Dimitar I. Nenov,
Diana P. Zlatanova,
Emilian H. Stoynov,
Hristo V. Peshev,
Atanas P. Grozdanov

Reference to article

Nenov D.I., Zlatanova D.P., Stoynov E.H., Peshev H.V., Grozdanov A.P. 2018. Feeding site usage by griffon vultures (Gyps fulvus) in Bulgaria revealed by camera traps. Nature Conservation Research 3(2). DOI: 10.24189/ncr.2018.020

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A group of griffon vultures in Kresna Gorge was studied for its visit on the feeding station next to Rakitna Village after being reintroduced in the area. A camera trap method was used for a better understanding of the breeding behaviour of the griffon vulture, including the intra- and inter-species relations. A statistically significant difference was found between the independent feeding events during the pre-incubation and incubation periods of vultures. The duration of those events also differs, the ones in the second period being longer. Furthermore, a statistically significant difference was observed between the number of vultures per photo for the two sample periods, as a result of a different number of unmarked wild birds and different activity patterns of the nesting pairs. In spite of the fact that the terrestrial predators are also active during the night, their daytime presence leads to a high enough overlap between the two ecological groups, showing that the carnivores are a disturbance factor for the scavengers. The raven is the most abundant species at the feeding site and thus is a food competitor to the griffon vulture. The two species have adapted their behaviour to use the feeding station more successfully during the different biological periods. A significant decrease in the activity overlap between the individuals of the successfully nesting pairs was observed on the feeding station after the beginning of the incubation period. On the other hand, the activity overlap of the unsuccessfully nesting pairs increased in the second sample period. Camera traps can be used in further studies of the mating ecology for individual breeding pairs, when a direct observation on the nest is hard or impossible. This can be a cheap alternative of the time-consuming field observations.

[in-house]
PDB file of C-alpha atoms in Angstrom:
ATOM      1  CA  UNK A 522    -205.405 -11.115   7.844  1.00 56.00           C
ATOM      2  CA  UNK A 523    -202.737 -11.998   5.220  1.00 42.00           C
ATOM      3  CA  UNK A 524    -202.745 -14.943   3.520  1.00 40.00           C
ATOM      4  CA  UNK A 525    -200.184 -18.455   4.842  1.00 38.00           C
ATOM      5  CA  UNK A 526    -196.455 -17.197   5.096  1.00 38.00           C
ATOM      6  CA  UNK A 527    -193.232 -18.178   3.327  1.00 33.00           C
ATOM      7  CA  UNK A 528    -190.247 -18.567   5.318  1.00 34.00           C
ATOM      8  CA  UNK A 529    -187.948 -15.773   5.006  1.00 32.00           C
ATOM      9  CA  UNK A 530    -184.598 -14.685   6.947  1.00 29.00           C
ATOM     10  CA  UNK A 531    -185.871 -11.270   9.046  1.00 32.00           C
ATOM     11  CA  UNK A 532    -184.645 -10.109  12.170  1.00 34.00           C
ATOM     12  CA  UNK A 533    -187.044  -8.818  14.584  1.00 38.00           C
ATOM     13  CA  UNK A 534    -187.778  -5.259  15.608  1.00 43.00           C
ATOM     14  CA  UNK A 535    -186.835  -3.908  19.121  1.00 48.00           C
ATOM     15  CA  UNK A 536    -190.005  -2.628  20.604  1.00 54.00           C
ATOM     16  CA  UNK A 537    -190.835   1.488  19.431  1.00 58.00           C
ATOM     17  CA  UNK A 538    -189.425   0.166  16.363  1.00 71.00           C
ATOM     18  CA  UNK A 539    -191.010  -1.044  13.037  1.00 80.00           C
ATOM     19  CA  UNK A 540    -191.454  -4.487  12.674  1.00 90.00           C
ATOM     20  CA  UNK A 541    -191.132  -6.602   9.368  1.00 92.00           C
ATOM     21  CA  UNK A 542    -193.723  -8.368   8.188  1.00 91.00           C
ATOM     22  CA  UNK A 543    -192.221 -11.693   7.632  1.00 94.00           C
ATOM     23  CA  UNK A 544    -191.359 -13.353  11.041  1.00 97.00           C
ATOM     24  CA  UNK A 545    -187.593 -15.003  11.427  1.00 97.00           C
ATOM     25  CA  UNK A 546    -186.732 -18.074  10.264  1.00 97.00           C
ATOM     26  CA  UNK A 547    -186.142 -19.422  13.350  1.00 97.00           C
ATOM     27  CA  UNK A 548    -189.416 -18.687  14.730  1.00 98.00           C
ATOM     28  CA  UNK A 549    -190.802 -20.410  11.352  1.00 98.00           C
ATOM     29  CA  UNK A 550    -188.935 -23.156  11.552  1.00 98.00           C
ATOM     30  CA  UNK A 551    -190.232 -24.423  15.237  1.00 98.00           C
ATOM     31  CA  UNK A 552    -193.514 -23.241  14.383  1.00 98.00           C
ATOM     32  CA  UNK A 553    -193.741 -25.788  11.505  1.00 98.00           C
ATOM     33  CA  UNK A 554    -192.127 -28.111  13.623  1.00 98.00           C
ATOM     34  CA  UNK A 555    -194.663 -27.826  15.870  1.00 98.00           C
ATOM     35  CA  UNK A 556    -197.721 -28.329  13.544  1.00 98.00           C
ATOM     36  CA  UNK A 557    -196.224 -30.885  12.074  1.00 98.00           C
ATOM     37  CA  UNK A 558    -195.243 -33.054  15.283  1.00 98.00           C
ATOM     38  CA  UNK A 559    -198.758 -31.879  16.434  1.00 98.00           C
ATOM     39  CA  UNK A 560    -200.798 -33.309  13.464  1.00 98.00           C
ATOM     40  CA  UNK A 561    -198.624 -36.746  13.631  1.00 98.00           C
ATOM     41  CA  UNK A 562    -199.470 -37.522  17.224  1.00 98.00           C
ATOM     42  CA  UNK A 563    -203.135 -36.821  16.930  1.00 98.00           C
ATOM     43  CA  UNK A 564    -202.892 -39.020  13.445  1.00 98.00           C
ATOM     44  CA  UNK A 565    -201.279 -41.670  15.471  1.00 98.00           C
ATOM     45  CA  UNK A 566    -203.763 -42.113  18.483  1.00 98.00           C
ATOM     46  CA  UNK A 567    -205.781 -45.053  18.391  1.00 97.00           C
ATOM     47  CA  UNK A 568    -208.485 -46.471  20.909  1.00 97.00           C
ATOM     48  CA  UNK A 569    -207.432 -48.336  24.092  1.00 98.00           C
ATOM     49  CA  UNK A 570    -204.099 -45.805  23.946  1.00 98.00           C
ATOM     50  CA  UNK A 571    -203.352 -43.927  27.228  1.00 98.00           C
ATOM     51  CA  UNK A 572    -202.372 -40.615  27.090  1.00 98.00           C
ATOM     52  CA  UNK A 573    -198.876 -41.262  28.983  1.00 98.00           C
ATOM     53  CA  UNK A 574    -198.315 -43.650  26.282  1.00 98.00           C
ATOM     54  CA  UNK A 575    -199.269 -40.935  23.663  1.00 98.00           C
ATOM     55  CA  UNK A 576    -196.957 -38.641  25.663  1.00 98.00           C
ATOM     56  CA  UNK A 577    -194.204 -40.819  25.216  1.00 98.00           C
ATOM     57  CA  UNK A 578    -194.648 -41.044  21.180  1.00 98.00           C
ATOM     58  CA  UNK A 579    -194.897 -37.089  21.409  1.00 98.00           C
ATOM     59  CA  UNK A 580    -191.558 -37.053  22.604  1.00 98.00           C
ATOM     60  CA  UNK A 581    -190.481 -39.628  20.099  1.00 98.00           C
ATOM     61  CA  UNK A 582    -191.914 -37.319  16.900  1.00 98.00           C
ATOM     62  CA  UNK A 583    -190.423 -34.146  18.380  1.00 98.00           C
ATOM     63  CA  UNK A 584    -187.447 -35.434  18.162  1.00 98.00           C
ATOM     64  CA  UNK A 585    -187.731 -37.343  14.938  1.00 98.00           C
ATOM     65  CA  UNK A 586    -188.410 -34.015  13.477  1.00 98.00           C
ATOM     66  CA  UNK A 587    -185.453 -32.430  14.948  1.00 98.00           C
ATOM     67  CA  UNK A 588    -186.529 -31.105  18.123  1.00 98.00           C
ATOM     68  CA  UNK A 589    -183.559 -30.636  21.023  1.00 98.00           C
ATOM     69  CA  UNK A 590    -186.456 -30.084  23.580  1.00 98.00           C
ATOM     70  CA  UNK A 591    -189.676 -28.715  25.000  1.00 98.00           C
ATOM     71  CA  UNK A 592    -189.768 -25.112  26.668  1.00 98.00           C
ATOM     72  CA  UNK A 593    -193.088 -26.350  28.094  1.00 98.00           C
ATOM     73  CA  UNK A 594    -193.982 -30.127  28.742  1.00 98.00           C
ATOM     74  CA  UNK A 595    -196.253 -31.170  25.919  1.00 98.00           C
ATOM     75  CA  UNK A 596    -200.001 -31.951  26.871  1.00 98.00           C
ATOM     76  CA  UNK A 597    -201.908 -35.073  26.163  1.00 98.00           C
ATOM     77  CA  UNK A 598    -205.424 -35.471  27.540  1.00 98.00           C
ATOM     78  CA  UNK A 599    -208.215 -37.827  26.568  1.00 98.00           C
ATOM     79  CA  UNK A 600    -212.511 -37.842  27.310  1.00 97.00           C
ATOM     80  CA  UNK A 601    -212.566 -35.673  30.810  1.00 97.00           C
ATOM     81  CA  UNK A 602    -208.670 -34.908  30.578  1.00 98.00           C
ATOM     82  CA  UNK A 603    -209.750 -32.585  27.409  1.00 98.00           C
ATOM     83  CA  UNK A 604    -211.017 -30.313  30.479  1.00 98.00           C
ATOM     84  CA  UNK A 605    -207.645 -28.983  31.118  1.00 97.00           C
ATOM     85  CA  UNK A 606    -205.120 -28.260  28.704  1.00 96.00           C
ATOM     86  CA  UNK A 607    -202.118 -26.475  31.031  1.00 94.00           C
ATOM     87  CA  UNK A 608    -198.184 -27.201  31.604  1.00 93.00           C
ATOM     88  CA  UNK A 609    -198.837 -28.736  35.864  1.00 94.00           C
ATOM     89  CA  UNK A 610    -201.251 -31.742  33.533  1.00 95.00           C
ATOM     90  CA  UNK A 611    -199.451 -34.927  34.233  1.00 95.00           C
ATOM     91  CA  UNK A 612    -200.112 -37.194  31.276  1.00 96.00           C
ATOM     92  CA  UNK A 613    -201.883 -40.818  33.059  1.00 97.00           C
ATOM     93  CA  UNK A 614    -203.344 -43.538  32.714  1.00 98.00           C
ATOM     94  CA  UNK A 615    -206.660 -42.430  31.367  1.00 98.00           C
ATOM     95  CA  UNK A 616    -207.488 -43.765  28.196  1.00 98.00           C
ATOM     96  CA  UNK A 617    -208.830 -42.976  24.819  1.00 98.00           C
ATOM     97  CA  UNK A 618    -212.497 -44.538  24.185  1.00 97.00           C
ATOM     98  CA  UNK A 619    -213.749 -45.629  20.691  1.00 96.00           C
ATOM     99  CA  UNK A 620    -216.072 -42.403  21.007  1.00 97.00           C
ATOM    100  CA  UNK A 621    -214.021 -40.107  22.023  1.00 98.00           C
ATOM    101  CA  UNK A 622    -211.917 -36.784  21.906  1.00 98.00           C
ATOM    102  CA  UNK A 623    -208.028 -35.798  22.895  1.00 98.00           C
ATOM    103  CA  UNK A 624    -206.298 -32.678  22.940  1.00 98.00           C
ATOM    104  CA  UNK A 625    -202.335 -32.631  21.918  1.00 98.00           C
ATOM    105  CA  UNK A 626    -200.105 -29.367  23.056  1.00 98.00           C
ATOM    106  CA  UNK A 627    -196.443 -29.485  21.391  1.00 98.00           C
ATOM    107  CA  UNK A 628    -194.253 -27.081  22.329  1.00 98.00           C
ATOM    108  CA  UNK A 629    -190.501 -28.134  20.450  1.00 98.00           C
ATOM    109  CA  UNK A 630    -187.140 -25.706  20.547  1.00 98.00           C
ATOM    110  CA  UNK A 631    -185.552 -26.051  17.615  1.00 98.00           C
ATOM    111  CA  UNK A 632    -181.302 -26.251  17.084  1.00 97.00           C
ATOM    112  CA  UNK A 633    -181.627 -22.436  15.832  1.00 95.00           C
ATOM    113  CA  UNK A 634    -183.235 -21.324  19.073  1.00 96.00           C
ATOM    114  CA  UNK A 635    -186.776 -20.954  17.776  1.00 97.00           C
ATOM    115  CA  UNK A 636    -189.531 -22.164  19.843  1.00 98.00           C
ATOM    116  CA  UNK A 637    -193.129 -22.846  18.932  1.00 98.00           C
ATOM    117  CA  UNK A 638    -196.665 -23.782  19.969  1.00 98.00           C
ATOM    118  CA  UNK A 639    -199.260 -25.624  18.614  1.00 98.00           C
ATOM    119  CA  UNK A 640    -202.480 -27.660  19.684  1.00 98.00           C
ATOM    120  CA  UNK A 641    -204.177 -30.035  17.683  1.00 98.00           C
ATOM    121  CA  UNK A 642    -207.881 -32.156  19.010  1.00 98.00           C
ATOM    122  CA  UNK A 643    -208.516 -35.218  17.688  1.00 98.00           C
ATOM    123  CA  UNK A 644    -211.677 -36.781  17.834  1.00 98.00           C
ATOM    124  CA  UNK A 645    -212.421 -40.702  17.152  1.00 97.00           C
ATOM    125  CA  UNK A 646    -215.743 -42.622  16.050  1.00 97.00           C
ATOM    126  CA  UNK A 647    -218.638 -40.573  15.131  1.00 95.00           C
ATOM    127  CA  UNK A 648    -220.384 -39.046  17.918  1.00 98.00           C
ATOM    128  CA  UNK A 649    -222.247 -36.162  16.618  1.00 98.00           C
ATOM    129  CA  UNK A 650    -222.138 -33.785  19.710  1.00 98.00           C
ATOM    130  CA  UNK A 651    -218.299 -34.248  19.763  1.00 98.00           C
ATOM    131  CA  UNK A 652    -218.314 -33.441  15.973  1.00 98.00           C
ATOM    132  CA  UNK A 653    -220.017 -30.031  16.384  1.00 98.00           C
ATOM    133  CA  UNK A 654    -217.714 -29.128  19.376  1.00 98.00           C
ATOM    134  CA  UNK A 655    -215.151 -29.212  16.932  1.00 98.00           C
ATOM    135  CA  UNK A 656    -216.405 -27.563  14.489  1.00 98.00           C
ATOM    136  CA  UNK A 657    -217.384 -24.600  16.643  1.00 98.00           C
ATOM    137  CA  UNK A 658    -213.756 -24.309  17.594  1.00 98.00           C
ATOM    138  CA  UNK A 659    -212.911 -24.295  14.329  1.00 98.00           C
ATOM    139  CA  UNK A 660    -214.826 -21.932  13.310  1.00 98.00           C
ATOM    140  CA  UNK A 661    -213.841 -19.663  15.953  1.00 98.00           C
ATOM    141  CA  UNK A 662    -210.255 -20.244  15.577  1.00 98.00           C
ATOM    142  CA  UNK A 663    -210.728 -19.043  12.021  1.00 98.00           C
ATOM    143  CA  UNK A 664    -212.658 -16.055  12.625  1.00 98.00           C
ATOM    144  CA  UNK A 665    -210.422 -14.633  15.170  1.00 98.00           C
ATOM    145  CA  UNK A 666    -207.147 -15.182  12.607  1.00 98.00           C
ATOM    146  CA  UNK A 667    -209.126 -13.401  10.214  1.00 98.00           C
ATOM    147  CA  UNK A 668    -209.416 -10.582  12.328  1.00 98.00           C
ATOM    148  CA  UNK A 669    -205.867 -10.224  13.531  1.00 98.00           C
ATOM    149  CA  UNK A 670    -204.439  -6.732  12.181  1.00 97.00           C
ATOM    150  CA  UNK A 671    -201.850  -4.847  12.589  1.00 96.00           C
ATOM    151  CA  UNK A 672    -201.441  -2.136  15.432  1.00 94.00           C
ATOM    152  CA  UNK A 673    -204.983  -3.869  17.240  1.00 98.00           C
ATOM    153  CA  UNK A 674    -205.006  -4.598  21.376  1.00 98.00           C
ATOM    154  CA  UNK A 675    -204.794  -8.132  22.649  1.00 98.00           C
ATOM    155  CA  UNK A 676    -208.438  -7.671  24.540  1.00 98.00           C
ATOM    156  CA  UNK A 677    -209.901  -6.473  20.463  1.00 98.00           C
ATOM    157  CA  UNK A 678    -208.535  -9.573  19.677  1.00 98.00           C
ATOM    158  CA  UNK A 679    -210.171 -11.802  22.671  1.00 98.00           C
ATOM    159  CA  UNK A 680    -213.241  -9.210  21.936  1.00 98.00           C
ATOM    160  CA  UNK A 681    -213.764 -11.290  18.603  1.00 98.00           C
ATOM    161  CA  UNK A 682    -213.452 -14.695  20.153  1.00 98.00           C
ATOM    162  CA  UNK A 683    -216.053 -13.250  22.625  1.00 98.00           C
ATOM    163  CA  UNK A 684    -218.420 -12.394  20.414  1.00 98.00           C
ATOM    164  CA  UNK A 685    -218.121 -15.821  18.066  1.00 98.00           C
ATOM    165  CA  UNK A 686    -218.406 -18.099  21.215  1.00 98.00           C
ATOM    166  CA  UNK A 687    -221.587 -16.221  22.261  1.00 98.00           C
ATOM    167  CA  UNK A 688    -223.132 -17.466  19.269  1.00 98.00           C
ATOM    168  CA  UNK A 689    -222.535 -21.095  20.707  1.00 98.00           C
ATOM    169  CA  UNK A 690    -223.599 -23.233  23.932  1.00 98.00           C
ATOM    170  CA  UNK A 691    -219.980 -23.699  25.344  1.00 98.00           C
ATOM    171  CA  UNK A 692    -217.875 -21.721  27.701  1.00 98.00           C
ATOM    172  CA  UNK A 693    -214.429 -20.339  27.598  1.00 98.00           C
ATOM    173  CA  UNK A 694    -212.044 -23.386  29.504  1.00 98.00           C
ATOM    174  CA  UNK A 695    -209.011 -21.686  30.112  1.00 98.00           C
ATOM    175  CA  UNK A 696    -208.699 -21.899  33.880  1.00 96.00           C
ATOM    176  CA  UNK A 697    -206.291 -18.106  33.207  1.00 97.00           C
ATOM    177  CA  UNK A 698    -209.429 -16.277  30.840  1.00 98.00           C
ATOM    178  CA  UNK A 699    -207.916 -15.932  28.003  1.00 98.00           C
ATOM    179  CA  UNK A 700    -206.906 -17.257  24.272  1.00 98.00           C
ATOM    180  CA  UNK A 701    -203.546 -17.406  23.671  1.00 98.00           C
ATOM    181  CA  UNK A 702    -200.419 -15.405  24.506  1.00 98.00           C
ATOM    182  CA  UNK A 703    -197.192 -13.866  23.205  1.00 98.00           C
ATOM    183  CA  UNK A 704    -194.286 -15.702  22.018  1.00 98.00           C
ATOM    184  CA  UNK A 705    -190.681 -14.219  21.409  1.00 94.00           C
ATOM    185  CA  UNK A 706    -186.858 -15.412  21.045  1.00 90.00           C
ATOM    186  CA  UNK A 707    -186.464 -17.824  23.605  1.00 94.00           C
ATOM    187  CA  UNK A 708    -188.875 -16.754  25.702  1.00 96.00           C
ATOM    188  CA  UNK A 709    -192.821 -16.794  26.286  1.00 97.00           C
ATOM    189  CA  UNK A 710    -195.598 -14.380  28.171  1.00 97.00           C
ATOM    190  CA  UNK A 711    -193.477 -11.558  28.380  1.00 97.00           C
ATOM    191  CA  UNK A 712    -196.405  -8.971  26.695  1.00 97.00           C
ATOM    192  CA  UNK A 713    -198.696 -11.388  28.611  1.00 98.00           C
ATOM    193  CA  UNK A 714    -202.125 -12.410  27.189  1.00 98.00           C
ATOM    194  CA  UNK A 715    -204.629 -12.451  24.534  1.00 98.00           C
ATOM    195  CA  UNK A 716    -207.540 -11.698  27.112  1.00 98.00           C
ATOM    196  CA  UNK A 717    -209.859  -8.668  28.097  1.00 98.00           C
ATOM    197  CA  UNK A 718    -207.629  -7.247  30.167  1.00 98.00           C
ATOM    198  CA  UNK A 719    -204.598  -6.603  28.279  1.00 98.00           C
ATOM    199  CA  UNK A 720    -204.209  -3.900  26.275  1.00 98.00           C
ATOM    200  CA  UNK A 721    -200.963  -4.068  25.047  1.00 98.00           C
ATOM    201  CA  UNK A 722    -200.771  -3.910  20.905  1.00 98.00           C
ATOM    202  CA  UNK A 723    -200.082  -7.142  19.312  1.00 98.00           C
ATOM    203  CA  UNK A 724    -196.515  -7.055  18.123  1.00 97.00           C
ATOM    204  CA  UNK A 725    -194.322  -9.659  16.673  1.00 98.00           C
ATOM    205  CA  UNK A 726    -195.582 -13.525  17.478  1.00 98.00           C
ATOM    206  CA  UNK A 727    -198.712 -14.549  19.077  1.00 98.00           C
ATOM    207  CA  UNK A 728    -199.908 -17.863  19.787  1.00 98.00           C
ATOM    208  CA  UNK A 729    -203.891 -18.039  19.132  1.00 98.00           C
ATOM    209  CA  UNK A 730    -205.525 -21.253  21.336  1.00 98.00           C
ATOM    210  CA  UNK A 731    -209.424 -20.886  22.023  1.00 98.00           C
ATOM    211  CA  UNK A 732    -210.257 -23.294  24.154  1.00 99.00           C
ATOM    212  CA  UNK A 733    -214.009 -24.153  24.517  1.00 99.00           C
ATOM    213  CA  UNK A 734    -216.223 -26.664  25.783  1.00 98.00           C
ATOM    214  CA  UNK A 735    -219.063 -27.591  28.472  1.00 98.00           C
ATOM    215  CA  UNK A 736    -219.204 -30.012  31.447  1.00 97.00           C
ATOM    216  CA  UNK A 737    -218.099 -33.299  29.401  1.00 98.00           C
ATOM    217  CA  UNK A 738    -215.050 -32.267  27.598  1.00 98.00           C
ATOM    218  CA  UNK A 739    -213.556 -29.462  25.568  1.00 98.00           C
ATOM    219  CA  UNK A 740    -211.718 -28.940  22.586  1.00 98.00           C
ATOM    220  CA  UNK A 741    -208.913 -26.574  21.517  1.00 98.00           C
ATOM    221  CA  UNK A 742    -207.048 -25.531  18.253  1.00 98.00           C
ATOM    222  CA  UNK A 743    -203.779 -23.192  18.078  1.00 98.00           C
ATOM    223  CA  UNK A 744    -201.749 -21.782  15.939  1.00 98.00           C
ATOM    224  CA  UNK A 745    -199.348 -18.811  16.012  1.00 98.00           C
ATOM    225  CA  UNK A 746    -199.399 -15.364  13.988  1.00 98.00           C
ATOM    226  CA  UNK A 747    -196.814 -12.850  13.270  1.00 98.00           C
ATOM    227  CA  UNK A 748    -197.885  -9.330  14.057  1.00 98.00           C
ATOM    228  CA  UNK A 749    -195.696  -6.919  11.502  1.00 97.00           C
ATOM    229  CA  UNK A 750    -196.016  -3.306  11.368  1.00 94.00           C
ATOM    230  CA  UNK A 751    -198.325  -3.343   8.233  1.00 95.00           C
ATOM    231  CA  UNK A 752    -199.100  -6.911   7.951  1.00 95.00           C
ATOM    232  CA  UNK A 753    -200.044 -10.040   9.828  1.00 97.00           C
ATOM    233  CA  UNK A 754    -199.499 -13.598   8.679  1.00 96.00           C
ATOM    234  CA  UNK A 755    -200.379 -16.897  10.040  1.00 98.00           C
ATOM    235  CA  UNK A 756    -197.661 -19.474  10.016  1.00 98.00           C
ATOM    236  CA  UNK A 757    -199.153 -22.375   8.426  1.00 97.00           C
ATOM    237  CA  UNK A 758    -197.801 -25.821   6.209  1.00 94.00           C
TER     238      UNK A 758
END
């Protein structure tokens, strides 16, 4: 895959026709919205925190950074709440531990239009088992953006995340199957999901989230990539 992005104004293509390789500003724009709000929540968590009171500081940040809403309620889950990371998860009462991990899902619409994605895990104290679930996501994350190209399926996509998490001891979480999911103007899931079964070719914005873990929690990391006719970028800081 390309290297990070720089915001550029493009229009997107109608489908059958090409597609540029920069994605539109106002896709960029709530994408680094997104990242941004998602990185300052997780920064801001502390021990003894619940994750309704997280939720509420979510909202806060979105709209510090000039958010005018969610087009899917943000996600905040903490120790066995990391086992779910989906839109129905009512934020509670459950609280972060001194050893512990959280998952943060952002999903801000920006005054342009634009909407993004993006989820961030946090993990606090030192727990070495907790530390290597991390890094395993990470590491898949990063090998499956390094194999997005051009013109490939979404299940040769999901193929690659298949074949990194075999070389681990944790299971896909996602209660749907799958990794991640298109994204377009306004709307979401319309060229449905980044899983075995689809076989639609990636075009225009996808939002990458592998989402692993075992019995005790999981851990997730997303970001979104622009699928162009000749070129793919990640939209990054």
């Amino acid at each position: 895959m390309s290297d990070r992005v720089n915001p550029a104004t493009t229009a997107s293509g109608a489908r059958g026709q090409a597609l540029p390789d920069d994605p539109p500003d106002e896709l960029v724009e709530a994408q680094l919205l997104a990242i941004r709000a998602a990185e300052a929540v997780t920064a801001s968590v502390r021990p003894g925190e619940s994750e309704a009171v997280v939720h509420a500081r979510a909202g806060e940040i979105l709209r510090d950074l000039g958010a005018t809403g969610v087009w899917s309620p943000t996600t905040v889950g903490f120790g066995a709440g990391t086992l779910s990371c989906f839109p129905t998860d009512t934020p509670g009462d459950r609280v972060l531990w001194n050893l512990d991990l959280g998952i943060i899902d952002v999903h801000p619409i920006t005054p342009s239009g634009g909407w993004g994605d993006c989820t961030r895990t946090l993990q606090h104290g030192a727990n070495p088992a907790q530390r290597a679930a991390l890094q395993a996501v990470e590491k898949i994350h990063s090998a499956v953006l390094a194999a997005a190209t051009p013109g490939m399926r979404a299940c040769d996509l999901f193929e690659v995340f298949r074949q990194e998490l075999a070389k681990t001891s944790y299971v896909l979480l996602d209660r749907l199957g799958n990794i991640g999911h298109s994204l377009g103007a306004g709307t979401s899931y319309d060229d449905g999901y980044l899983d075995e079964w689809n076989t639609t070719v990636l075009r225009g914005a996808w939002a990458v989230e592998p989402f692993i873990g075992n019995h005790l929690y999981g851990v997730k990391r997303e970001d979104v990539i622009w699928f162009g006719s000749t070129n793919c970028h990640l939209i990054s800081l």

breeding and non-breeding pairs, camera trap, griffon vulture

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Received: 31.01.2018

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